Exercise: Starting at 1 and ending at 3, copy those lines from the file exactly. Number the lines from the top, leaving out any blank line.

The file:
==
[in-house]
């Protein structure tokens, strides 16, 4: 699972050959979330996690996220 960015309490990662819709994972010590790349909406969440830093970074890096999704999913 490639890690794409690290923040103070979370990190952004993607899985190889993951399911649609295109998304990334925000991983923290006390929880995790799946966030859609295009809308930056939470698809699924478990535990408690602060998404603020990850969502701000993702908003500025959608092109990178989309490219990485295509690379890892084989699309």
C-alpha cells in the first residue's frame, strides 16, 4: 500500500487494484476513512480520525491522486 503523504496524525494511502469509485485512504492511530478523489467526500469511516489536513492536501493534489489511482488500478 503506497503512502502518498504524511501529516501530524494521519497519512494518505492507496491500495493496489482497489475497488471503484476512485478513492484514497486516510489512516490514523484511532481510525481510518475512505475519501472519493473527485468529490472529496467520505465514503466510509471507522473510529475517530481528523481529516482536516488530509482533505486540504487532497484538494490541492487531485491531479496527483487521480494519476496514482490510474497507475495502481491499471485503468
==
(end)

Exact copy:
[in-house]
């Protein structure tokens, strides 16, 4: 699972050959979330996690996220 960015309490990662819709994972010590790349909406969440830093970074890096999704999913 490639890690794409690290923040103070979370990190952004993607899985190889993951399911649609295109998304990334925000991983923290006390929880995790799946966030859609295009809308930056939470698809699924478990535990408690602060998404603020990850969502701000993702908003500025959608092109990178989309490219990485295509690379890892084989699309």
C-alpha cells in the first residue's frame, strides 16, 4: 500500500487494484476513512480520525491522486 503523504496524525494511502469509485485512504492511530478523489467526500469511516489536513492536501493534489489511482488500478 503506497503512502502518498504524511501529516501530524494521519497519512494518505492507496491500495493496489482497489475497488471503484476512485478513492484514497486516510489512516490514523484511532481510525481510518475512505475519501472519493473527485468529490472529496467520505465514503466510509471507522473510529475517530481528523481529516482536516488530509482533505486540504487532497484538494490541492487531485491531479496527483487521480494519476496514482490510474497507475495502481491499471485503468